Now, I’ve already discussed the deal with the car?  I’ll never get past that.  Never.  It’s ridiculous.  There’s also the fact that the parents/homeowners these girls are babysitting for seemingly never come home.  This is one long night.  Where the hell are mom and dad, already?  I have to give up my grudge with these oversights.  It’s not fair to the strengths of Halloween

A magnificent third act involves Curtis’ character taking it upon herself to seek out what she fears may have occurred.  She goes across the street to the dark house where her friends are supposed to be.  Carpenter takes his time with his protagonist walking deeper and deeper into darkness, calling out her friends’ names.  I’ve seen things like this before, but it works all the better, the longer the sequence plays out, sometimes in silence and sometimes with music cues from Carpenter’s synthesized soundtrack.  What she finally uncovers is more terrifying than the killer we know has always been there. 

When the chase picks up from that point, a horrifying moment with Curtis taking refuge in a closet is likely the scariest moment of the film.  Carpenter focuses on the interior of the closet with the fragile wooden folding doors violently rattling and getting torn apart by the killer.  When he’s able to reach inside fumbling with the light bulb, darkness is disturbed by intermittent light to toy with your senses.  It shakes up your nerves.  How does a helpless victim escape a narrow closet with a faceless killer standing in the way?  An absolutely unsettling scene.

Michael Myers is referred to as the “boogeyman” in the film.  We all have our cognition of what a boogeyman is.  He hides under our bed or in our closet or maybe behind a bush or shrub.  Carpenter’s film works like Spielberg’s Jaws where the environment is what is really terrifying.  The ocean water is the first unsettling element before we encounter the monster that occupies it.  In Halloween, a dark neighborhood with a haunted past keeps us at bay before it comes alive with a killer in its shadows.  We know there’s a shark somewhere.  We know there’s an evil, murderous presence somewhere too.  When is it going to come out, and attack us already??????  This is where Halloween succeeds.  Imitations that were made afterwards only set up the moments, one kill after another.  Carpenter wasn’t setting up kills so much as he was preparing mood and darkness.  There’s nothing to gain symbolically from Halloween.  It’s three girls, with one having a sneaking feeling that something doesn’t feel right, a killer, and a man who dreadfully knows what’s to expect.  John Carpenter assembles the elements together and we see what’s to come of it from there.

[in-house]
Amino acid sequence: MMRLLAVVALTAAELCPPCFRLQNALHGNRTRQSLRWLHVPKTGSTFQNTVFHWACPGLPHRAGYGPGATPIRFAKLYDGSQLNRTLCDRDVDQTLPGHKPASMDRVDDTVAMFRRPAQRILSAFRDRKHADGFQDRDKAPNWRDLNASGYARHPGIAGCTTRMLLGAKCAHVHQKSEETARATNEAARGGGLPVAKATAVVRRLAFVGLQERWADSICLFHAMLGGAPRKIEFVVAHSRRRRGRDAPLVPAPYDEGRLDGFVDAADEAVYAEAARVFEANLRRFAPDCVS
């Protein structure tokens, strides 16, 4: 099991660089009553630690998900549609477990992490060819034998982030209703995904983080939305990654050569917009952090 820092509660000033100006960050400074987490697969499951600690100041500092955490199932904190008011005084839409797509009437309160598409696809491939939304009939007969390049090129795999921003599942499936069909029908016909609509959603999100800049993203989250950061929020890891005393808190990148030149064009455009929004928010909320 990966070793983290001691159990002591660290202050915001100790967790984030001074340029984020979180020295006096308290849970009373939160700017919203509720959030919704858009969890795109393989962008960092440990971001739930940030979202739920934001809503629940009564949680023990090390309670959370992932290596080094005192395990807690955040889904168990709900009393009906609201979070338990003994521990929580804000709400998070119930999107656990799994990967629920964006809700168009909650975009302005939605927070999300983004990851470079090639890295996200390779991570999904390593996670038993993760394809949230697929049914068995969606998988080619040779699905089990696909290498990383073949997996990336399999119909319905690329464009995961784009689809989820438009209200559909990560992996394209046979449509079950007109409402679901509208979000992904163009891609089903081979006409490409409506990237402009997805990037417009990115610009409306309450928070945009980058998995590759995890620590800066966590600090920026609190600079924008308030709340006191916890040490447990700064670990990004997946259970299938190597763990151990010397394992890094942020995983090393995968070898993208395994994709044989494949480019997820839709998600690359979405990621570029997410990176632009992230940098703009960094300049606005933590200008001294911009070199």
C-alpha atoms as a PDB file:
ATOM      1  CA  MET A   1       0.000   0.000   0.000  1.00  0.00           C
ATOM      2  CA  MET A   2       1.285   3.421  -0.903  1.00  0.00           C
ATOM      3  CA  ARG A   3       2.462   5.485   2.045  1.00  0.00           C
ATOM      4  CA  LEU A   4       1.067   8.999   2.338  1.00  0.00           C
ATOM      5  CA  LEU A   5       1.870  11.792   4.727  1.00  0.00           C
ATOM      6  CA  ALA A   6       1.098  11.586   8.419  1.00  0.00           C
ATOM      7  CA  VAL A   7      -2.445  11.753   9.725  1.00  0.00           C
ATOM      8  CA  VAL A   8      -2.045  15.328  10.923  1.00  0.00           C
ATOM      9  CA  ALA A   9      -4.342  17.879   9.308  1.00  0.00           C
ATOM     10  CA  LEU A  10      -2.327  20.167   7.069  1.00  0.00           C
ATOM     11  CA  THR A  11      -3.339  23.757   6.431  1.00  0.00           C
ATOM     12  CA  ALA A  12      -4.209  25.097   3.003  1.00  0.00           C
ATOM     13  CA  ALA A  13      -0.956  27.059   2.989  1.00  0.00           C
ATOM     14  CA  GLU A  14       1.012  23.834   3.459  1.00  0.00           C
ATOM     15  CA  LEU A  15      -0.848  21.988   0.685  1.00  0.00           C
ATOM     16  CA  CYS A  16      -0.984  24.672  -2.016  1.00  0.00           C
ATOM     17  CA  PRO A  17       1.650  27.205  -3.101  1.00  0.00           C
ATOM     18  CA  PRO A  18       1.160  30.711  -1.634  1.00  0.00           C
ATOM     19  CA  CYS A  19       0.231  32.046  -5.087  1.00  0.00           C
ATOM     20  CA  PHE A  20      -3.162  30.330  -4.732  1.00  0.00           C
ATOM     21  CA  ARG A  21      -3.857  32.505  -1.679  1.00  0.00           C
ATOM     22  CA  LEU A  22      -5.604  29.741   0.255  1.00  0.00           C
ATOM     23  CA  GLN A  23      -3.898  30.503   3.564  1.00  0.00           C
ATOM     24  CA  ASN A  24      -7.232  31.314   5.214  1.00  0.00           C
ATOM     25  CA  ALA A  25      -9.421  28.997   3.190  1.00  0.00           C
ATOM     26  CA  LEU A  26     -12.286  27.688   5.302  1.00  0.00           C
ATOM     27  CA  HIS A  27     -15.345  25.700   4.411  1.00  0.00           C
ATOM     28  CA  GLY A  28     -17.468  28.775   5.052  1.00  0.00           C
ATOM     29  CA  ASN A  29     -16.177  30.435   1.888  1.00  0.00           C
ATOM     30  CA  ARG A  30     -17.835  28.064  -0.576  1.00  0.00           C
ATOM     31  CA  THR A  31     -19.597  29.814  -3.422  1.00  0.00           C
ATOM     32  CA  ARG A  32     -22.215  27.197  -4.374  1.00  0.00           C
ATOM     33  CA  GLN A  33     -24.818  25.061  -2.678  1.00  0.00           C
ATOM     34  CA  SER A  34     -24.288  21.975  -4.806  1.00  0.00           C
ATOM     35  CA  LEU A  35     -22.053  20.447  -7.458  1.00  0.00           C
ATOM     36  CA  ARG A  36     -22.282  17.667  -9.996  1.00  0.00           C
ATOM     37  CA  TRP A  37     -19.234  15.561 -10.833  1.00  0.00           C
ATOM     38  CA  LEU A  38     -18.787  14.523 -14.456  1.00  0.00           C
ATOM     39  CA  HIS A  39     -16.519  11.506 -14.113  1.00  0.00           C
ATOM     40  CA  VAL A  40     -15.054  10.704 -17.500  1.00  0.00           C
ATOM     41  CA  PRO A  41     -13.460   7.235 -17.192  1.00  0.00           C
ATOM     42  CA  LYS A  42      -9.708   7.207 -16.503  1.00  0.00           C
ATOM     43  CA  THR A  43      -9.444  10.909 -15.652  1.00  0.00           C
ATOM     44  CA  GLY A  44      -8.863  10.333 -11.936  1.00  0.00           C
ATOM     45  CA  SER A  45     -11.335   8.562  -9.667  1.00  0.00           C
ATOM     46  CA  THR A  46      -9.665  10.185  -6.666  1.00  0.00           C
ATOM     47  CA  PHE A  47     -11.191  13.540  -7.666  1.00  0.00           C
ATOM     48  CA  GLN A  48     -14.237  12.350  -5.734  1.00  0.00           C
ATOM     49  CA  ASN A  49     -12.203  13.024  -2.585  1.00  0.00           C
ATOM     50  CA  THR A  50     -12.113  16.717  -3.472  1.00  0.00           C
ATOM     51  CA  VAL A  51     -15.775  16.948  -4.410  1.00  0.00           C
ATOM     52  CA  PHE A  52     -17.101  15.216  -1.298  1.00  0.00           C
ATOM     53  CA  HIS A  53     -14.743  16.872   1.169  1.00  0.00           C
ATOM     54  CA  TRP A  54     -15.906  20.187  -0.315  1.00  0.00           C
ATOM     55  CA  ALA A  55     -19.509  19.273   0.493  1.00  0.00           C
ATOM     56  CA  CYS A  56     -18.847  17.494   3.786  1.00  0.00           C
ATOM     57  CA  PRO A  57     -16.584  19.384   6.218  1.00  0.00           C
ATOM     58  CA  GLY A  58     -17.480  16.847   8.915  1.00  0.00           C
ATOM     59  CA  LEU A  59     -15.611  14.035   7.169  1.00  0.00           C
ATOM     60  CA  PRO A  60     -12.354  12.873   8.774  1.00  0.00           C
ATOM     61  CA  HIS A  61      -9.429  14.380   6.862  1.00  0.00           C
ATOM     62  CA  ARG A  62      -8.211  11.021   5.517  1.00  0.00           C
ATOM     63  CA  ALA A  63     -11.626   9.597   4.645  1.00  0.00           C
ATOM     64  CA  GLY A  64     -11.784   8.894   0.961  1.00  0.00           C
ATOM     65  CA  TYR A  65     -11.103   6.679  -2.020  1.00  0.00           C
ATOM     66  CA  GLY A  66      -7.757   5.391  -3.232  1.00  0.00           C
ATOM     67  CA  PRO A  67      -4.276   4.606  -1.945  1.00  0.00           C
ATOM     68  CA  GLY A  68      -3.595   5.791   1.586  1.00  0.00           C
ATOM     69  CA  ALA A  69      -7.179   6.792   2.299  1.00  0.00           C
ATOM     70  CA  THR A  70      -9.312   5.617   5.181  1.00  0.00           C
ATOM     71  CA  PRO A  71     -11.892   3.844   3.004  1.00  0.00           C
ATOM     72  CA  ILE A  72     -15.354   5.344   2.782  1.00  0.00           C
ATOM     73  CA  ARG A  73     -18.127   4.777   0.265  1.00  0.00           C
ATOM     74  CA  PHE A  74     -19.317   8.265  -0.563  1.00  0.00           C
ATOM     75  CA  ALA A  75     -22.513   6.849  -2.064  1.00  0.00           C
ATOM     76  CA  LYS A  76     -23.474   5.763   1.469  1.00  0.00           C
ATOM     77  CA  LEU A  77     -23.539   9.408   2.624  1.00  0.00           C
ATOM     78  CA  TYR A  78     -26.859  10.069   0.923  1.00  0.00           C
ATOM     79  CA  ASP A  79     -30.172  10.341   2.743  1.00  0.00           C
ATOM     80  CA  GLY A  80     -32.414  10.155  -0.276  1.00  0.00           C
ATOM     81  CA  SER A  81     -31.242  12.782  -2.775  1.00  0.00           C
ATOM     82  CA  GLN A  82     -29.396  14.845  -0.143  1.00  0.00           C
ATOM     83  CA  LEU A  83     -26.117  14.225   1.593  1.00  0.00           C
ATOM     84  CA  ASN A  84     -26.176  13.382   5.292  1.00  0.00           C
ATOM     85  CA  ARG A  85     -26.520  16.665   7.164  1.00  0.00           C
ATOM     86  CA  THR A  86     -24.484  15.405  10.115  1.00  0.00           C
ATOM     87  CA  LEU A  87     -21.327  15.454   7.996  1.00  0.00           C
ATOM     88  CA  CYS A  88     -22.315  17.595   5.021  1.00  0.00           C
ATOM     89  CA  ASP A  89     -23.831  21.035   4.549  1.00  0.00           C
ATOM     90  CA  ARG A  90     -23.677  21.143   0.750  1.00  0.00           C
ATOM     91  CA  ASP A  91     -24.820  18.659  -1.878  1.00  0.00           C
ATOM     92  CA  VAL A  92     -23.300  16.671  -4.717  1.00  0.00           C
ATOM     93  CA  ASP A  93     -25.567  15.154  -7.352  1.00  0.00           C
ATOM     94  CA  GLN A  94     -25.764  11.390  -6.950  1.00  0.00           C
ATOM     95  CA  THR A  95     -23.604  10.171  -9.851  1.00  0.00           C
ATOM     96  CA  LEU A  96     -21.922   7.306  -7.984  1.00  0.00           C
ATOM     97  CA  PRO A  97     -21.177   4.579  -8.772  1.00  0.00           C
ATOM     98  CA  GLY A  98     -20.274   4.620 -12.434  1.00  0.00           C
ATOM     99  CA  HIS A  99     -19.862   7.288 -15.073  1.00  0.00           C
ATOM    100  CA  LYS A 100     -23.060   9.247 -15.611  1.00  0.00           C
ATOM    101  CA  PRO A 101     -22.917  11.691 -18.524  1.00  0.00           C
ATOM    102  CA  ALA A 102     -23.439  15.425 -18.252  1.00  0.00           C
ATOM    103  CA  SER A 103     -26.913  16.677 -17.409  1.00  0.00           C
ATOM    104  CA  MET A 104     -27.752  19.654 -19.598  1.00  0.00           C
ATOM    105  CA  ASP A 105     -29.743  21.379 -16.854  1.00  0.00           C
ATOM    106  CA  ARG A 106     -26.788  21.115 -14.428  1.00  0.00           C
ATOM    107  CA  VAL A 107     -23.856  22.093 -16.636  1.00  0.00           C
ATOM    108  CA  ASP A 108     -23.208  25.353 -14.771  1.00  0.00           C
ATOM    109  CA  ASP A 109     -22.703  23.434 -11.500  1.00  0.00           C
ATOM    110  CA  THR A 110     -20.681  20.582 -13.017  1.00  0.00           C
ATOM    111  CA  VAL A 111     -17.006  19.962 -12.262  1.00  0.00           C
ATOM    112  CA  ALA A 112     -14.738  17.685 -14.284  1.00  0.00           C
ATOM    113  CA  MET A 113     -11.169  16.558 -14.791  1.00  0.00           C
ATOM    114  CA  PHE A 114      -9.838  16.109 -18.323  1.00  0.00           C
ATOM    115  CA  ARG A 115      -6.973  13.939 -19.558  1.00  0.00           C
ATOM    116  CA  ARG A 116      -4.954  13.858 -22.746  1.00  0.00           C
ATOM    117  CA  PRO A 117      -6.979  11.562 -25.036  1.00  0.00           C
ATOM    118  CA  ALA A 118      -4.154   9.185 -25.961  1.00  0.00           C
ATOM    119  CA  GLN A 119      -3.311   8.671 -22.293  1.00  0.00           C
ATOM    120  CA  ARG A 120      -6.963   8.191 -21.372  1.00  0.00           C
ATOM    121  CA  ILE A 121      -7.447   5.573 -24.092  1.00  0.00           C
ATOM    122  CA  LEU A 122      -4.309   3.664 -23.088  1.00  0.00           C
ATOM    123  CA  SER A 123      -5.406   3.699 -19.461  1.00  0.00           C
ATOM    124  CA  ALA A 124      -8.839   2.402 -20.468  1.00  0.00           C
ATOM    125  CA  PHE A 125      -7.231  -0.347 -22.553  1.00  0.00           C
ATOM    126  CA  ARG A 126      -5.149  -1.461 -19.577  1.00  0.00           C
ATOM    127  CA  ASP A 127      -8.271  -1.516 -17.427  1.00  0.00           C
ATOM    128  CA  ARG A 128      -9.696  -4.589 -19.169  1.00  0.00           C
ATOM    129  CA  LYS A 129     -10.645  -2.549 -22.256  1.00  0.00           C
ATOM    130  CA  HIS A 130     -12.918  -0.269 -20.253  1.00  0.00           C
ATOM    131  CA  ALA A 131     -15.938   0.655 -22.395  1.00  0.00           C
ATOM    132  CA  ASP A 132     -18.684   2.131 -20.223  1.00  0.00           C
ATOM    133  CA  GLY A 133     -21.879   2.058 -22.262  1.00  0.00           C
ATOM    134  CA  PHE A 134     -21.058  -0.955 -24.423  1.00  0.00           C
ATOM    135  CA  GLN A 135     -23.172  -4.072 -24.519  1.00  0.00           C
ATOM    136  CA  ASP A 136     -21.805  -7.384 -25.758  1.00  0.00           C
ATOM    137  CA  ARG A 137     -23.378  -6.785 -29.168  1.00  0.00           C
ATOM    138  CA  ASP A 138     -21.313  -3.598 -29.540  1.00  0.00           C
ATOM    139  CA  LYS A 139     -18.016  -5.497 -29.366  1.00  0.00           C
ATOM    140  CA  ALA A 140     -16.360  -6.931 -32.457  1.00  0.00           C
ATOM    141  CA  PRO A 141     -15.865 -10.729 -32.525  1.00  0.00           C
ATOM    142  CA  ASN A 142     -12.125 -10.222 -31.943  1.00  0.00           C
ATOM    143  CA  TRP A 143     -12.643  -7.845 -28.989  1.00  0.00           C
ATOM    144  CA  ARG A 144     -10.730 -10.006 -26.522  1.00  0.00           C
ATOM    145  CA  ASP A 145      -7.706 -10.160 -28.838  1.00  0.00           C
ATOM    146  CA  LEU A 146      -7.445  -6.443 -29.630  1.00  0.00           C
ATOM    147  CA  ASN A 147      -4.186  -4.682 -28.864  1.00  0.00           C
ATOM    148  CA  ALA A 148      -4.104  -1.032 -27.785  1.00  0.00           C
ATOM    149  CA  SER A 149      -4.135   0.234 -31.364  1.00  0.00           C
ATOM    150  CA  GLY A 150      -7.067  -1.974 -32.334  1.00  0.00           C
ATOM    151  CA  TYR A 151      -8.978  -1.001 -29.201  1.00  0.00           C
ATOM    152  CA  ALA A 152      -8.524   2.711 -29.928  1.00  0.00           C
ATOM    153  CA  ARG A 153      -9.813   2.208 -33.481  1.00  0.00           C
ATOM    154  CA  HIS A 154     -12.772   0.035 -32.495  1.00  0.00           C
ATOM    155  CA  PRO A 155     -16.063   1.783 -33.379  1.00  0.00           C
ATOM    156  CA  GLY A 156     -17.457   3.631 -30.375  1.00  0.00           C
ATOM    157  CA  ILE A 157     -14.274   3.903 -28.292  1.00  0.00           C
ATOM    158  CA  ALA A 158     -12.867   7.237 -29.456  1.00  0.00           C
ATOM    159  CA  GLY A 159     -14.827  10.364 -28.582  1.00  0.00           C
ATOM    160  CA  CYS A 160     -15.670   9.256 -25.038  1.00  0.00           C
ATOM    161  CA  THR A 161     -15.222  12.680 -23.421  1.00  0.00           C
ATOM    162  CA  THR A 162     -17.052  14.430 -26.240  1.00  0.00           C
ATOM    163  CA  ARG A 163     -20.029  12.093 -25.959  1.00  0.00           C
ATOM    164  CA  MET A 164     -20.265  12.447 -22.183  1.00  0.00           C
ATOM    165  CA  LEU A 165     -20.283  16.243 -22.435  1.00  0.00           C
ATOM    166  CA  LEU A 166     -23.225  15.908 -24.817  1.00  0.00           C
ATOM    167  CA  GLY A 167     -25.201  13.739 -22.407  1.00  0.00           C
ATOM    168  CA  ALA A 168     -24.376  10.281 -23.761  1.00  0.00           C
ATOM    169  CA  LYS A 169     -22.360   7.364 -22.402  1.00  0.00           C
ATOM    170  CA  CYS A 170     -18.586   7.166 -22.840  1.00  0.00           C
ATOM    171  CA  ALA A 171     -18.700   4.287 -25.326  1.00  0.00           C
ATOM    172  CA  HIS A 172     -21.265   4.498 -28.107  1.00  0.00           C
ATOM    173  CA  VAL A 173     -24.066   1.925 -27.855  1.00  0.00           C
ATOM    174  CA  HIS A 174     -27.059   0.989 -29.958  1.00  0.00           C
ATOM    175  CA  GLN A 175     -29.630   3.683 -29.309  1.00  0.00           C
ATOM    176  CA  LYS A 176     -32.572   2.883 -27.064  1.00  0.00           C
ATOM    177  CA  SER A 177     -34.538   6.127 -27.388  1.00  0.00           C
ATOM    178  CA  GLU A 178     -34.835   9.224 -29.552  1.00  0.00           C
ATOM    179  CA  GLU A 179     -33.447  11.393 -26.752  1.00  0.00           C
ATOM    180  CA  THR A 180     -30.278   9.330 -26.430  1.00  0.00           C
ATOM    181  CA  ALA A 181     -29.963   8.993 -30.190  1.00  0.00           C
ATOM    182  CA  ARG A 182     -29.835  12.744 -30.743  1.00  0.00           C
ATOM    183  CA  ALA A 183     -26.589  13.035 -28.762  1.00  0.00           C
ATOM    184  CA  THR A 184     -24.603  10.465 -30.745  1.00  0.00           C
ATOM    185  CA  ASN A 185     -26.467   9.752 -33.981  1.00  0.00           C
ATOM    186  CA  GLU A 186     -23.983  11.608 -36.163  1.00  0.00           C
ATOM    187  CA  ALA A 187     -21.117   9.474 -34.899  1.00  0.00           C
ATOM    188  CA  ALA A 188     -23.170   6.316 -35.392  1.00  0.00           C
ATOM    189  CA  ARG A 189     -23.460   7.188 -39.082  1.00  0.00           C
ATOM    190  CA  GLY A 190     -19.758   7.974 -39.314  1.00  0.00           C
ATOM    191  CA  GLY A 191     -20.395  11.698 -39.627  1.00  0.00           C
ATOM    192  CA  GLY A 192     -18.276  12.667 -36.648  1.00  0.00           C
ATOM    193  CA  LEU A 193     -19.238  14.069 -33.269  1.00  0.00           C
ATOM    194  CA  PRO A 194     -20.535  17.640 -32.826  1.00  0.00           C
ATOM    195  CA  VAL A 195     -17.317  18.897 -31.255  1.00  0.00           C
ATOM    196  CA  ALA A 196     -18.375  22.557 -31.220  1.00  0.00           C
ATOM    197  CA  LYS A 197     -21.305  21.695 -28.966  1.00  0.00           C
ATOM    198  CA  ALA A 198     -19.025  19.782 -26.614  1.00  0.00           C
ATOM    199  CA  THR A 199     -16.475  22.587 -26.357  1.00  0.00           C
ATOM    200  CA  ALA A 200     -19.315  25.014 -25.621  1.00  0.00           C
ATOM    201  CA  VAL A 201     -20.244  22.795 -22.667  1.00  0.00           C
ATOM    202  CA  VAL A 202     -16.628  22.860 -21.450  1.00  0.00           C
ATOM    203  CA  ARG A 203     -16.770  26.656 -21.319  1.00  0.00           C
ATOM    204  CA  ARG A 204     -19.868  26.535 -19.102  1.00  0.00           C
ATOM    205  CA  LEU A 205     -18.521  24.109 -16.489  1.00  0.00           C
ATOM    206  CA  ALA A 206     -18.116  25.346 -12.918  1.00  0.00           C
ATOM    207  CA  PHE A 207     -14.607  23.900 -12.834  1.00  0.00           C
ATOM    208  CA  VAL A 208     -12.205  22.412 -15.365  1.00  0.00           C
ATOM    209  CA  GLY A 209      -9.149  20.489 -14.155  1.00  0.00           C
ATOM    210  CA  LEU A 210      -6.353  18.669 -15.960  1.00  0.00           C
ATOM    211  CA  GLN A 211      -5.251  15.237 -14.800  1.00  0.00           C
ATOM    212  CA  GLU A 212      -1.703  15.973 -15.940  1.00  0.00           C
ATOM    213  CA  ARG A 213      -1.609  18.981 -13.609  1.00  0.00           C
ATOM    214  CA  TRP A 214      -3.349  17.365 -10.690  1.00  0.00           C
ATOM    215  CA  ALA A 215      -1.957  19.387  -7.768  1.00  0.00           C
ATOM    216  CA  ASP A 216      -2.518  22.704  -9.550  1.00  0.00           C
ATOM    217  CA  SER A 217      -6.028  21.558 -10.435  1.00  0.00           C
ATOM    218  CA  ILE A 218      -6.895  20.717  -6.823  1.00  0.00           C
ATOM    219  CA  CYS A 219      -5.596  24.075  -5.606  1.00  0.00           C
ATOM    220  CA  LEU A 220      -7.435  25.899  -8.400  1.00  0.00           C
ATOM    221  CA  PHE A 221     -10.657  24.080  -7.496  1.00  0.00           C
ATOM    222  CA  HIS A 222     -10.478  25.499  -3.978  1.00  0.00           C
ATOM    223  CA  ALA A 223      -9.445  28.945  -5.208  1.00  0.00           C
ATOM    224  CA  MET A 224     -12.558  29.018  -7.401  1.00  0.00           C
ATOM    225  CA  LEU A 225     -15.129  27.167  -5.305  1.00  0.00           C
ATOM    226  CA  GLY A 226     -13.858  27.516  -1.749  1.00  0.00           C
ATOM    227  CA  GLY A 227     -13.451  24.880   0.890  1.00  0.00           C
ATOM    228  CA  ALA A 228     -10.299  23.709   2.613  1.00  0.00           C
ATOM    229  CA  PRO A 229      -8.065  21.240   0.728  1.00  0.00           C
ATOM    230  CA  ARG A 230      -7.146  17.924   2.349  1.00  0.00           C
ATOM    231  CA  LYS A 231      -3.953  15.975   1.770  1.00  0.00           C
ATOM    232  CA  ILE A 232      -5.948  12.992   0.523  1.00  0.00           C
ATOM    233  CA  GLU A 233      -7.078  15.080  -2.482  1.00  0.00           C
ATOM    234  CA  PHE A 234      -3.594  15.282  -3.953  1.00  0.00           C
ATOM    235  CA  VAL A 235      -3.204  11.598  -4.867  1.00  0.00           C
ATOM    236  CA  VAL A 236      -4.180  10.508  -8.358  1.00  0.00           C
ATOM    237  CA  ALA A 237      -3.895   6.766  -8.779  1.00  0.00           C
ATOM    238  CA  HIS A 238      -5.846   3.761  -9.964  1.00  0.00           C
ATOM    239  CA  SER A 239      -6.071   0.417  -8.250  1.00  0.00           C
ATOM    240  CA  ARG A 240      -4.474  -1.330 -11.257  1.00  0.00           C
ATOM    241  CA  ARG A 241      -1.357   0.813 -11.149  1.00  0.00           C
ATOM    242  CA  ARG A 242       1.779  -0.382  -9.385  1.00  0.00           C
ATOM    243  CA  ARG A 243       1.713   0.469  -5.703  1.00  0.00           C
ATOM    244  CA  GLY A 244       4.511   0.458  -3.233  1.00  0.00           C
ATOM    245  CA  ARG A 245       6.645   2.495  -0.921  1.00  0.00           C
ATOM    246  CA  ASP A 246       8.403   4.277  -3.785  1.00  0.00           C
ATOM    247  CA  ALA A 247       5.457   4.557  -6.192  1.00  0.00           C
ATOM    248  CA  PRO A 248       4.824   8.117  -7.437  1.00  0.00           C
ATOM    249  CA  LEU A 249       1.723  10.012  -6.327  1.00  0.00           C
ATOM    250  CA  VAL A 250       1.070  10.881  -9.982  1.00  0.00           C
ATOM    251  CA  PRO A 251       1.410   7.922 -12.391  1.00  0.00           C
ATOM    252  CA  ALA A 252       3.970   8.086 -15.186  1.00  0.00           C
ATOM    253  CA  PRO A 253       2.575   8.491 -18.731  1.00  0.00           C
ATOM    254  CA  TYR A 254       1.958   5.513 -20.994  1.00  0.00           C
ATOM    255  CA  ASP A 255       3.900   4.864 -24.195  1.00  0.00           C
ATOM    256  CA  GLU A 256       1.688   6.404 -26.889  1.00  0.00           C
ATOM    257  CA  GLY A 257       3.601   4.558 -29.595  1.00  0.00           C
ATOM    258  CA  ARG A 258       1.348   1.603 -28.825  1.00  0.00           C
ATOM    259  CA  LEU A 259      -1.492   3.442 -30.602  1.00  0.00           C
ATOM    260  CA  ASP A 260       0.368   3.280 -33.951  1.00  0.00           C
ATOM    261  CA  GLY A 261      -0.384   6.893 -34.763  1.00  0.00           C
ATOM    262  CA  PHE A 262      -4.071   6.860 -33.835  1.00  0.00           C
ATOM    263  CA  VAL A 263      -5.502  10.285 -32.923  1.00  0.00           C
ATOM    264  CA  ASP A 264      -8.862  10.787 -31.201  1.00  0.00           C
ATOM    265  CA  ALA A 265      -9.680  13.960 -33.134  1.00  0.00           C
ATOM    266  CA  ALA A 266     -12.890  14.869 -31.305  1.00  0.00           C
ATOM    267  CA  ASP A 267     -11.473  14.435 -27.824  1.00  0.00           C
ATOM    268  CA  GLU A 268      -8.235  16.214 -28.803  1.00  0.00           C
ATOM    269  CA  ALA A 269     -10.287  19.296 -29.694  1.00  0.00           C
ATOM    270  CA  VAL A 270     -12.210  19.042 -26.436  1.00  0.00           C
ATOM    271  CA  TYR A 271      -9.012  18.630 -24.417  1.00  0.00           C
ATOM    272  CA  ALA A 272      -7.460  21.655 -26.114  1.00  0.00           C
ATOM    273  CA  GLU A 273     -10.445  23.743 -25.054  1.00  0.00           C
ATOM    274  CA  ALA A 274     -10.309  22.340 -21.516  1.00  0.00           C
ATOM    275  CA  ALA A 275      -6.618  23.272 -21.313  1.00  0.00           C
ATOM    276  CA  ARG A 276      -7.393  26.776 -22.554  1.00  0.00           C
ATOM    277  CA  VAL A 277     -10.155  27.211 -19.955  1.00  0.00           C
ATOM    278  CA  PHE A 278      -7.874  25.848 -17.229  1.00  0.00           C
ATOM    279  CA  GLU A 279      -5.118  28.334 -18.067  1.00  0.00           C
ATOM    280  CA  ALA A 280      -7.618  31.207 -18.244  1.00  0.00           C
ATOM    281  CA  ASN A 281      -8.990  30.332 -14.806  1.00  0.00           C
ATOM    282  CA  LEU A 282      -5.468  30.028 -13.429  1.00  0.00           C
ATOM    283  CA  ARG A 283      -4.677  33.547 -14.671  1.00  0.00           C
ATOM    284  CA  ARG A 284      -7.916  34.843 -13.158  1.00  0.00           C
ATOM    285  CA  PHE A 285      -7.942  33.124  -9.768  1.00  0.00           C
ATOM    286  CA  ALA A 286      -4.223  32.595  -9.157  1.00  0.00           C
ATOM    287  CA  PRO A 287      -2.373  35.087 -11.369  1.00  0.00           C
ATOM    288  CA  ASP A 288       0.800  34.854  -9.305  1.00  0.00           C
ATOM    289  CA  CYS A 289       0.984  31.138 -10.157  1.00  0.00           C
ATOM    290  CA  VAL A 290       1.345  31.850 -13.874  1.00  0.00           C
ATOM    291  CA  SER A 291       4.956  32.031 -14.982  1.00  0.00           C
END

I’ll likely not return to Halloween anytime soon.  Slasher fests are not my style.  Yet, if anyone asks for the best of the best, I’m going to highly endorse Psycho first, and then I will turn their attention to the original Halloween.  There have been gorier releases since.  There have more jump scares since.  All of that is nothing but cheap tactics lacking imagination. 

Halloween chills you with its menacing approach.

THE THING (1982)

By Marc S. Sanders

Often, a great beginning to a film offers an intriguing question. So as I finally watched John Carpenter’s 1982 interpretation of The Thing, I was especially curious as to why a sniper aboard a fast moving helicopter was targeting a dog running across the open plains of Antarctica with a pulse pounding beat from legendary film composer Ennio Morricone. The film has me hooked and none of the gory horror to come, compliments of creature effects wizard Rob Bottin, has even presented itself yet.

Gore never did anything for me in horror, and horror has never been my most favorite genre of film. Rather, suspense always held my attention and kept me thinking long after the movie was over. Carpenter’s film is full of Bottin’s imaginative gore but the paranoia and mistrust among a crew of science operatives is the real centerpiece here. Whether it’s the innocence of a dog or the star power of Kurt Russell, I never trusted the narrative of The Thing and that’s the point.

An exceptional scene on the same level as the dinner scene in Ridley Scott’s Alien occurs following a crew man suffering a heart attack. The defibrillator is brought out, “CLEAR” is shouted and the man is zapped. Then something else happens. I won’t spoil the moment. Yet, this is where imagination was put to work; where effects and storytelling work cohesively. Thankfully, moments like these become a running theme throughout The Thing. You never know what to expect from an unmeasurable and incomprehensible enemy. The fact that resources are scarce and escape is impossible traps our characters and the viewer as well.

Convenient, fast learning knowledge only tells you that this entity can duplicate anything it comes in contact with. So, you might just be sidling up to the thing itself and you won’t even know it until it’s too late.

Isolation, lack of trust, fear, paranoia – all of these elements work towards the advantage of superb imagination and storytelling in Carpenter’s piece.

The Thing was always a movie that eluded me. I’m now so grateful to have witnessed it. It makes me yearn for better storytelling in today’s films beyond remakes and superhero exhaustion.

John Carpenter’s The Thing is an absolute must see motion picture. Watch it with friends and watch it with the lights turned off.